Linked Data at various scales (local area network or wide
            area network e.g., the InterWeb).

          
        
        

        
        RDF is mathematically defined, therefore it covers all ways
          of doing relational stuff. you can of course re-invent it, but
          then it would take no time to map that back to rdf, so your
          time would be wasted.
      
    
    

    Again, you are making a comment short on deeper information. If you
    want to understand what's going on with relations and data I suggest
    you digest an article I stumbled across recently titled: A
    co-Relational Model of Data for Large Shared Data Banks [2].

    
      
        

        
        I will therefore continue speaking in terms of RDF and
          Linked Data. 
      
    
    

    You can speak in terms of RDF and Linked Data. Just don't try to
    infer that RDF is the only option for producing Linked Data since
    that's an utter fallacy. Also, don't claim WebID is about Linked
    Data if it doesn't support Linked Data principles. Again, remember,
    you found a bug yesterday in your code. Prior to finding a bug in
    your verifier, you were heading down a very slippery slope re. your
    arguments about why Linked Data clients should be discriminating
    against a particular style of de-referencable URI. 

    

    
      
        Those are clearly understood, extremely well specced out,
          and there is now 12 years of accumulated knowledge in that
          space. We  also have the tools to do things there. 
      
    
    

    I am no stranger to RDF tools. 

    
      
         Plus we are at the W3C here and we can use the vocabulary.
          NASA uses RDF, governments use RDF, companies are using them,
          social networks are using it. All in more and more linked data
          manners.
      
    
    

    Any you feel you need to educate me about who is using RDF to do
    real work across industry? 

    

    
      
        

        
        Perhaps some crowds need to be talked to in terms of EAV,
          but we are not going to write a spec in latin to make the
          vatican happy too either.
      
    
    

    I haven't asked you to put EAV into the WebID spec. I've asked you
    to make up your mind about WebID re., the following:

    

    1. Linked Data

    2. Architecture of the World Wide Web.

    

    Yesterday, you were basically "walking the plank" on both fronts.
    Now you've fixed the bugs in your service, and we just might be back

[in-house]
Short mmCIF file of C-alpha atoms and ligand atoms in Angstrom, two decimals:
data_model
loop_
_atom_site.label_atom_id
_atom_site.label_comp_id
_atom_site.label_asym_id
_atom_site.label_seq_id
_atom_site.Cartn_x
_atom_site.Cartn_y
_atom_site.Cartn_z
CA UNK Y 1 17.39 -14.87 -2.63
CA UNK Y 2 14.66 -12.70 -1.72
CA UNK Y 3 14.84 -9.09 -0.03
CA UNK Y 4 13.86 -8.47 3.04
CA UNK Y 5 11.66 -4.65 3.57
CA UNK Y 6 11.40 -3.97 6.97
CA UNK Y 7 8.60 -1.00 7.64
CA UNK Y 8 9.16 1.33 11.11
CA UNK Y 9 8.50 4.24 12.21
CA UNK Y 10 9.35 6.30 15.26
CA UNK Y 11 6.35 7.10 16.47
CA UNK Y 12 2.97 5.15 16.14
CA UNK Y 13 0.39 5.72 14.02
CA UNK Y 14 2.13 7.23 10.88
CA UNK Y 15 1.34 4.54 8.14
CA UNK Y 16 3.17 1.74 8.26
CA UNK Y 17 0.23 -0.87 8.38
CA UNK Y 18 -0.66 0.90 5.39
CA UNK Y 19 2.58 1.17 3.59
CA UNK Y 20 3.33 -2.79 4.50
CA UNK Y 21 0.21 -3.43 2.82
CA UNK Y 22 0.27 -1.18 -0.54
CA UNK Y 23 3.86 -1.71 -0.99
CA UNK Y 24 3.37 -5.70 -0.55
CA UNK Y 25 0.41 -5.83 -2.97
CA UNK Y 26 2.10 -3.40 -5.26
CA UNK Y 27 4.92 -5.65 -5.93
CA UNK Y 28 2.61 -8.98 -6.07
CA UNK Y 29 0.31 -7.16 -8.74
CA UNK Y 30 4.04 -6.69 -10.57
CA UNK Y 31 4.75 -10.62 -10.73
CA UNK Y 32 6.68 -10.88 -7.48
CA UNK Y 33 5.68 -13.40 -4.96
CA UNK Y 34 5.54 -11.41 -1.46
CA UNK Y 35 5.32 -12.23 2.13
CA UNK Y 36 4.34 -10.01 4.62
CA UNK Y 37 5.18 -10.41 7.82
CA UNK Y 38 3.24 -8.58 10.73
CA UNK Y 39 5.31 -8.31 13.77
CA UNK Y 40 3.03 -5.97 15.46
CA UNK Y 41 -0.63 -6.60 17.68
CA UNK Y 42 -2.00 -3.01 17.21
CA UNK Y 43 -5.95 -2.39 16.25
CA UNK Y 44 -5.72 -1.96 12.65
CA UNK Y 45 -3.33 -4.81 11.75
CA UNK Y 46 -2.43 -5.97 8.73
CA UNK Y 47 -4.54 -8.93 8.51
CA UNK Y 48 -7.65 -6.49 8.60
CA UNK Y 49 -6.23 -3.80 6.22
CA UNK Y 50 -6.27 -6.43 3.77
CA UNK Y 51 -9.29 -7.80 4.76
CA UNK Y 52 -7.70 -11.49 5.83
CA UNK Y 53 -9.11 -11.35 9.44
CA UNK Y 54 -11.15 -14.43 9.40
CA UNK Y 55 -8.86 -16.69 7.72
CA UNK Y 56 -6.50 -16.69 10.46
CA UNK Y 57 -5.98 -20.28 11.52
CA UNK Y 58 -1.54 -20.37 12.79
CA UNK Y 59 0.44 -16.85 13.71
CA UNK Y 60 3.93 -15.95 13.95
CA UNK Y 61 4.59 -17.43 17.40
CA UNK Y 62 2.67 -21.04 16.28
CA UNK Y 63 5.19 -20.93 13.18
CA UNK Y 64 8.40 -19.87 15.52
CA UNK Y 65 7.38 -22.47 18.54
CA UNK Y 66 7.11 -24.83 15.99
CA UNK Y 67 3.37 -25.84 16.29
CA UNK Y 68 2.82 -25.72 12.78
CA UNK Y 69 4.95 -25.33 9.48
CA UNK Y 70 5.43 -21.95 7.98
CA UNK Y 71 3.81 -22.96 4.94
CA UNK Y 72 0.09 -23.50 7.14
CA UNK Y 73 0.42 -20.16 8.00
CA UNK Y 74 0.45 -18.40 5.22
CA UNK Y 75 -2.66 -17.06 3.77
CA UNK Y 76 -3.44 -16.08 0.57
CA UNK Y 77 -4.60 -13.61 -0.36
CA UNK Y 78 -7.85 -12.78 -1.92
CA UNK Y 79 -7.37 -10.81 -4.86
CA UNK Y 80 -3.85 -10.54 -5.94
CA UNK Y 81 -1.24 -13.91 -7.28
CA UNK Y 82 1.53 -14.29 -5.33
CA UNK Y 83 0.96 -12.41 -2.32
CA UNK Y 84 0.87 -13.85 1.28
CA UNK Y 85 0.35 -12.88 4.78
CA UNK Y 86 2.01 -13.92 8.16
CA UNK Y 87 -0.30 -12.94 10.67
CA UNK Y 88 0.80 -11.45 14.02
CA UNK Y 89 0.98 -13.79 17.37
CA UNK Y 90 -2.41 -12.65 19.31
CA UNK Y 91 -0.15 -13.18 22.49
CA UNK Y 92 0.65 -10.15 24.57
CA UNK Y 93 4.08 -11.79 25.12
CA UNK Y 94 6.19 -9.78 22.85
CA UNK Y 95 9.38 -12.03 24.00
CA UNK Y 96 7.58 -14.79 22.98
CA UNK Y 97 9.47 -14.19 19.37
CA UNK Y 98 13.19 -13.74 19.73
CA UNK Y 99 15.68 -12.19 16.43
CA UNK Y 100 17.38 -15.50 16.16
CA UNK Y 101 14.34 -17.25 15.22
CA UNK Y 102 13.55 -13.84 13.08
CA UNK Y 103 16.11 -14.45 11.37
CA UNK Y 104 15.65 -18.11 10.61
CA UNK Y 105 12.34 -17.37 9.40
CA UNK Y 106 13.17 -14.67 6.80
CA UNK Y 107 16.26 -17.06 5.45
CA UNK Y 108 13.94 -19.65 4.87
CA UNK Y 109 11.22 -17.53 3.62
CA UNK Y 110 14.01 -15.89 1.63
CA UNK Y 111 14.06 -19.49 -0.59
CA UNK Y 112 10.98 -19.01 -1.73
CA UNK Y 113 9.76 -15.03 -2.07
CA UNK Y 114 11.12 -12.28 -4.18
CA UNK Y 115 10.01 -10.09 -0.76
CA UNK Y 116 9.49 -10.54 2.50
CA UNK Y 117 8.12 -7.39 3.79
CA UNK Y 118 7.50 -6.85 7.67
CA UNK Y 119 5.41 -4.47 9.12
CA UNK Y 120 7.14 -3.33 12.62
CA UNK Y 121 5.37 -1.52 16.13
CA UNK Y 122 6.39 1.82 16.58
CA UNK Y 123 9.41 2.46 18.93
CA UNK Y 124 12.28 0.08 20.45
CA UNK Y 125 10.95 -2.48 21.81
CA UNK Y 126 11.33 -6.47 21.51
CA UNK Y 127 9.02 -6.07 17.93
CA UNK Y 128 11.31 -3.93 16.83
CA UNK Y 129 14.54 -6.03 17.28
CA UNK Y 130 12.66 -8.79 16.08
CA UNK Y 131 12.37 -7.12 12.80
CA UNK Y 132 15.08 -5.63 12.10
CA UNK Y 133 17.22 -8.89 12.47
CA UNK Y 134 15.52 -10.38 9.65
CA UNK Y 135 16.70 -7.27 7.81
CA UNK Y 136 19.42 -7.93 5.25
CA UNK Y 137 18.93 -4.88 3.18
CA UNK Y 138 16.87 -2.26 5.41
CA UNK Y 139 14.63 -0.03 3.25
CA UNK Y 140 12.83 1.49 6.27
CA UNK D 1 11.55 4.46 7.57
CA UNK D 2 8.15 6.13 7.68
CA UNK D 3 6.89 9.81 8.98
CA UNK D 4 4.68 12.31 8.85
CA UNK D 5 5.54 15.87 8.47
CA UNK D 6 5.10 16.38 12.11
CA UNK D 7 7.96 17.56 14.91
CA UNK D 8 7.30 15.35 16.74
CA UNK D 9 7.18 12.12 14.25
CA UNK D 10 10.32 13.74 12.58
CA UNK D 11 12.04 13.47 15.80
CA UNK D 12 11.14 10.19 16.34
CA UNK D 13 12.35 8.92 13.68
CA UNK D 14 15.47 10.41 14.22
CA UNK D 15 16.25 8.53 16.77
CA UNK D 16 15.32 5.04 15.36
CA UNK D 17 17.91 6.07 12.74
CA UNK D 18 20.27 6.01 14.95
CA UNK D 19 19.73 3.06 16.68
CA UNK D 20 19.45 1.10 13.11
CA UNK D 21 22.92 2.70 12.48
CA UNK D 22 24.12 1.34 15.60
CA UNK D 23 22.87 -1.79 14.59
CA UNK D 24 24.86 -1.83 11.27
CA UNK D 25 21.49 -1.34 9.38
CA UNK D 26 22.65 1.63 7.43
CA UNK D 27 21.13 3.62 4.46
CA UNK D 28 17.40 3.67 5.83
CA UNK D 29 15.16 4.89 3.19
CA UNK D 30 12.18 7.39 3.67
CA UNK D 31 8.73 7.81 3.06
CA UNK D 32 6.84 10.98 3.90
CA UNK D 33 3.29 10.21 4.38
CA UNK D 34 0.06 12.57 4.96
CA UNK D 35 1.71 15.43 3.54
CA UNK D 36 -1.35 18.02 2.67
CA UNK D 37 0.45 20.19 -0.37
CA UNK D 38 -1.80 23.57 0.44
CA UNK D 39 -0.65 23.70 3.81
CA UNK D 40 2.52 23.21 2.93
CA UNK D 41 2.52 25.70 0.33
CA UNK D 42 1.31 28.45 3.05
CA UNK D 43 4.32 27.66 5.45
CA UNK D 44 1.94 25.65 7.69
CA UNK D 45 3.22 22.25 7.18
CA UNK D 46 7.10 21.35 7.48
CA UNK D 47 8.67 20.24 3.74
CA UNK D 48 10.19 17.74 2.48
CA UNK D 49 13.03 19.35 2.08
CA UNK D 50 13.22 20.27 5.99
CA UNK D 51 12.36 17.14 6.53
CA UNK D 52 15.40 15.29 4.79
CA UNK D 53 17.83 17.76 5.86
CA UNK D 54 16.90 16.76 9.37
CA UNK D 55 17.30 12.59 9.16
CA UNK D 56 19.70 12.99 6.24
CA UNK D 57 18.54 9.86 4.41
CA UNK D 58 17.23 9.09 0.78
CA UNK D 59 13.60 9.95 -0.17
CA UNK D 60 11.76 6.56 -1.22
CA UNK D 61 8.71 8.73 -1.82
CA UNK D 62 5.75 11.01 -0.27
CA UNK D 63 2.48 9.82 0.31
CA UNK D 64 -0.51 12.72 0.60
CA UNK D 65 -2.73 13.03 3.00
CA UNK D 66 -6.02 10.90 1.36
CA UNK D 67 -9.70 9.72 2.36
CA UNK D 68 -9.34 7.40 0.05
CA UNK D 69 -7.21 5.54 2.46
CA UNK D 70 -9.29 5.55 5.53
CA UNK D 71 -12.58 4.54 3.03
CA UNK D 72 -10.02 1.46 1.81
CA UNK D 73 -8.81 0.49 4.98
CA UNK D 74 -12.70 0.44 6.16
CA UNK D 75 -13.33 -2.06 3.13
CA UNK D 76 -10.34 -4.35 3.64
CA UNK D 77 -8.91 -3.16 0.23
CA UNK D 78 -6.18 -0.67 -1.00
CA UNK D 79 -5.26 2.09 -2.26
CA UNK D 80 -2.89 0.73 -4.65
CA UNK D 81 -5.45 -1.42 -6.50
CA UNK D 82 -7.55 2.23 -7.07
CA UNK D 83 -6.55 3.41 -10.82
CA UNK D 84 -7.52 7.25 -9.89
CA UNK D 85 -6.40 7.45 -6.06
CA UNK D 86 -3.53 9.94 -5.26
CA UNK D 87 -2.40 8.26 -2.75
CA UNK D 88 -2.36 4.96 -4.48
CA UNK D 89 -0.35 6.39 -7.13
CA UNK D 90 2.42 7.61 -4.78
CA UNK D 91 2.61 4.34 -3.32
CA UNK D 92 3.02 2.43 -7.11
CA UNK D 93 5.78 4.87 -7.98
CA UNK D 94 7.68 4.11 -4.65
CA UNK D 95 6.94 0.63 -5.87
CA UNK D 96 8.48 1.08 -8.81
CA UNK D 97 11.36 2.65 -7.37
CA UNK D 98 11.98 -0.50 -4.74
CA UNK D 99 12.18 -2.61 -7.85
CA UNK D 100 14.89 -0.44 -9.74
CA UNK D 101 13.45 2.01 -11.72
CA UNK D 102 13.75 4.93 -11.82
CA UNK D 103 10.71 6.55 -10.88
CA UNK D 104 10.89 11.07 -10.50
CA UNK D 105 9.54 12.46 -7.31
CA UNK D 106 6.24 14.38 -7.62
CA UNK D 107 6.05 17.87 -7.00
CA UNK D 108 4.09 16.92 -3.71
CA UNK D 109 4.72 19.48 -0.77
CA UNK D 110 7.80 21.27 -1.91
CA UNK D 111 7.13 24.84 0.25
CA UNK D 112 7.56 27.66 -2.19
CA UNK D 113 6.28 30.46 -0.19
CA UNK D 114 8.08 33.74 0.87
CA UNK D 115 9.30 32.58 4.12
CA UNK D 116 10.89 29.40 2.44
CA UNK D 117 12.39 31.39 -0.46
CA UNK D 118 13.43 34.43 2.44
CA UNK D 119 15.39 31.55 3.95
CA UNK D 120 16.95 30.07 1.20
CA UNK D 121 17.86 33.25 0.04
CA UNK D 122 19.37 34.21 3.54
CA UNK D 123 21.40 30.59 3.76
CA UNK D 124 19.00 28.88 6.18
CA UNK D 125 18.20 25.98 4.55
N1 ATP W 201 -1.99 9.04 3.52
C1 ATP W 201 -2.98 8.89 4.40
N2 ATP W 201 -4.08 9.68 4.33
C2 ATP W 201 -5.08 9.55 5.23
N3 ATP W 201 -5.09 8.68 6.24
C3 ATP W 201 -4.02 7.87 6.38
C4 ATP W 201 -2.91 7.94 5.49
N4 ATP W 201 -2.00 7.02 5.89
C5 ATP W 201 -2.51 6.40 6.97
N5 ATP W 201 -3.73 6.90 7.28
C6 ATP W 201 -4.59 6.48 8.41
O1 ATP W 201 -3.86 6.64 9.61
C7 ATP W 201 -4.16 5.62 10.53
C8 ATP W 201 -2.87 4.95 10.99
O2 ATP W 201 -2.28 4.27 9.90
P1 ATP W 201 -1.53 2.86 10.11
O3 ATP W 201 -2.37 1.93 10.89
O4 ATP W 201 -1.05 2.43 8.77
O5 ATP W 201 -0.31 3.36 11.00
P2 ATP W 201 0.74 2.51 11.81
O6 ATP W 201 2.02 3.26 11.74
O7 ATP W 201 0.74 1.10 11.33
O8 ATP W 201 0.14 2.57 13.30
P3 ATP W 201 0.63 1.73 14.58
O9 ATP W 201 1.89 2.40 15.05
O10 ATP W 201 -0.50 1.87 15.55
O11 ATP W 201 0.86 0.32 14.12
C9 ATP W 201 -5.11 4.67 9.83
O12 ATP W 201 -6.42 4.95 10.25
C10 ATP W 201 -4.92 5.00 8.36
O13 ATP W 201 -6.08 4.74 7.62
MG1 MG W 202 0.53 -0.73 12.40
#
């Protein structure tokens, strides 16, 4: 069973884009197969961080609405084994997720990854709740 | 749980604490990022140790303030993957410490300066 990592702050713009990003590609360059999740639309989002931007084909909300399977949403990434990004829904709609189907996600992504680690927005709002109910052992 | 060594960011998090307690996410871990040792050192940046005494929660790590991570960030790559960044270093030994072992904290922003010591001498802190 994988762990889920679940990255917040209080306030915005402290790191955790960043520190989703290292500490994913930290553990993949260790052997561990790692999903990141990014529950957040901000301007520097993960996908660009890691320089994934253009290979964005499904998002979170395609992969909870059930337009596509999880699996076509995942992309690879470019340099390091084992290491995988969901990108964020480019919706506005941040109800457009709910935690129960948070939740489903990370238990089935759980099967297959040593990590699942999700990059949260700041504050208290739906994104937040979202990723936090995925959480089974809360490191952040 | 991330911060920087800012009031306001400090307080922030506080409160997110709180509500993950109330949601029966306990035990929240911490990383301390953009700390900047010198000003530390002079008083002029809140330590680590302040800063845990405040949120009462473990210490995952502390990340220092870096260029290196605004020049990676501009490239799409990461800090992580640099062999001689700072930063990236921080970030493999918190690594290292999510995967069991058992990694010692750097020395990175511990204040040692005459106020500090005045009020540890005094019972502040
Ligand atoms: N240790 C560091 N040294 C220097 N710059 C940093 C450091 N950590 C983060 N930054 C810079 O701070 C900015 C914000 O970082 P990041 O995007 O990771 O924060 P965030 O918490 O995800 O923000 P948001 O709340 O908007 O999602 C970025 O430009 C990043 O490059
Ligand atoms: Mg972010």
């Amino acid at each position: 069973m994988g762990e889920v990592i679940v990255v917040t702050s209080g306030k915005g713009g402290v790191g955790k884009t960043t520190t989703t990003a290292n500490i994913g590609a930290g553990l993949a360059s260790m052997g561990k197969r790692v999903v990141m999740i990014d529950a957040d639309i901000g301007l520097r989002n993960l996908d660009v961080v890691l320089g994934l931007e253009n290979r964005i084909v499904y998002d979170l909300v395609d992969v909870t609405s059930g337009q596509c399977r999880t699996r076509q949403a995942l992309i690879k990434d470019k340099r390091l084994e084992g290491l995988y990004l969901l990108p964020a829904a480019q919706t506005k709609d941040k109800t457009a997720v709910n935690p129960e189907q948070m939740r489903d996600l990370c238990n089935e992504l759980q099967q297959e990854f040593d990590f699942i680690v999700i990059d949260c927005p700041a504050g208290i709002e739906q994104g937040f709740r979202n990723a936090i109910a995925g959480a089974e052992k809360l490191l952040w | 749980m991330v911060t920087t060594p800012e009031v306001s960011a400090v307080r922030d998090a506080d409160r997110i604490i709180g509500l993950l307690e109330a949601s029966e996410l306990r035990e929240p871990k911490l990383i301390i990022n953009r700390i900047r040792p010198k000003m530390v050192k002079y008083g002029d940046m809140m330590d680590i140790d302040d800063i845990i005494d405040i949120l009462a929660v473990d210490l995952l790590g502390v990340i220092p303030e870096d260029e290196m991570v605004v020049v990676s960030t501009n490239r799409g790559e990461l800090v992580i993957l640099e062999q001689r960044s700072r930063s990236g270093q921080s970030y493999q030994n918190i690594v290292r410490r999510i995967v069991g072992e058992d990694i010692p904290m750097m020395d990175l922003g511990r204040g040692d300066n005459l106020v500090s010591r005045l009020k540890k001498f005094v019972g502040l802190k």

on track re. the suggestions you make. Please remember, this thread
    is about WebID Verifiers and Linked Data (which is an application of
    AWWW). Yesterday, you made contradictory suggestions re:

    

    1. URIs  -- slash or hash based HTTP scheme URIs

    2. HTTP -- re. 303 redirection.

    

    Links:

    

    1. https://plus.google.com/112399767740508618350/posts/6cqa1Sxk5KV -- What Facebook Can Teach Us about Bootstrapping Linked
      Data at InterWeb Scales

    2. http://queue.acm.org/detail.cfm?id=1961297 -- A co-Relational
    Model of Data for Large Shared Data Banks .

    

    Kingsley

    
      
        

        
        Henry
        

        
        
          
            Regards,

Kingsley Idehen	      
Founder & CEO 
OpenLink Software     
Company Web: http://www.openlinksw.com
Personal Weblog: http://www.openlinksw.com/blog/~kidehen
Twitter/Identi.ca handle: @kidehen
Google+ Profile: https://plus.google.com/112399767740508618350/about
LinkedIn Profile: http://www.linkedin.com/in/kidehen





          
        
      
      

      
        
            
                
                    
                        
                                  Social Web Architect

                                    http://bblfish.net/
                                
                      
                  
              
          
      
      

    
    

    

    -- 

Regards,

Kingsley Idehen	      
Founder & CEO 
OpenLink Software     
Company Web: http://www.openlinksw.com
Personal Weblog: http://www.openlinksw.com/blog/~kidehen
Twitter/Identi.ca handle: @kidehen
Google+ Profile: https://plus.google.com/112399767740508618350/about
LinkedIn Profile: http://www.linkedin.com/in/kidehen




 		 	   		  
Received on Thursday, 22 December 2011 13:01:31 GMT